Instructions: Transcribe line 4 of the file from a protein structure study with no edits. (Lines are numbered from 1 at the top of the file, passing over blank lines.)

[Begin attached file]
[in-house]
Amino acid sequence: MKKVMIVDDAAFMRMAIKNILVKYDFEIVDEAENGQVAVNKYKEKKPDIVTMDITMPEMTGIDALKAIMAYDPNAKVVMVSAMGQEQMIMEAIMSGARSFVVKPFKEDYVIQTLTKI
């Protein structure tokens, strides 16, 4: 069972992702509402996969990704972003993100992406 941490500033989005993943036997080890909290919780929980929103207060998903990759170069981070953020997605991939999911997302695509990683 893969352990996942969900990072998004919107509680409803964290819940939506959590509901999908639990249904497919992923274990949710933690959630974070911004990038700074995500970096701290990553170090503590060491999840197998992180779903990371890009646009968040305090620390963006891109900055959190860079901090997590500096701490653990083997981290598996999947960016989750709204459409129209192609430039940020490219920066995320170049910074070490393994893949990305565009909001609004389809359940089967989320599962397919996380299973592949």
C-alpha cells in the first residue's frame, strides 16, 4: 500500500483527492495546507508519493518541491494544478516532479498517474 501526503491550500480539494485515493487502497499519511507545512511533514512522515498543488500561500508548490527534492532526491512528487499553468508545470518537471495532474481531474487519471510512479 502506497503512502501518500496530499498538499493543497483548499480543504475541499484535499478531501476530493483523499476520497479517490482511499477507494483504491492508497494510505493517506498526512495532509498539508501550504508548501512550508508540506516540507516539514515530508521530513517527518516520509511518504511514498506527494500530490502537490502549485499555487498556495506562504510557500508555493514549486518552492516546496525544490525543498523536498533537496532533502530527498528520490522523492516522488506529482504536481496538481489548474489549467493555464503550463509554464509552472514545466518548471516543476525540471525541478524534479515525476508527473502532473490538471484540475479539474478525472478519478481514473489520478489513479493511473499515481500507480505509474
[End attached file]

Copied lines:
C-alpha cells in the first residue's frame, strides 16, 4: 500500500483527492495546507508519493518541491494544478516532479498517474 501526503491550500480539494485515493487502497499519511507545512511533514512522515498543488500561500508548490527534492532526491512528487499553468508545470518537471495532474481531474487519471510512479 502506497503512502501518500496530499498538499493543497483548499480543504475541499484535499478531501476530493483523499476520497479517490482511499477507494483504491492508497494510505493517506498526512495532509498539508501550504508548501512550508508540506516540507516539514515530508521530513517527518516520509511518504511514498506527494500530490502537490502549485499555487498556495506562504510557500508555493514549486518552492516546496525544490525543498523536498533537496532533502530527498528520490522523492516522488506529482504536481496538481489548474489549467493555464503550463509554464509552472514545466518548471516543476525540471525541478524534479515525476508527473502532473490538471484540475479539474478525472478519478481514473489520478489513479493511473499515481500507480505509474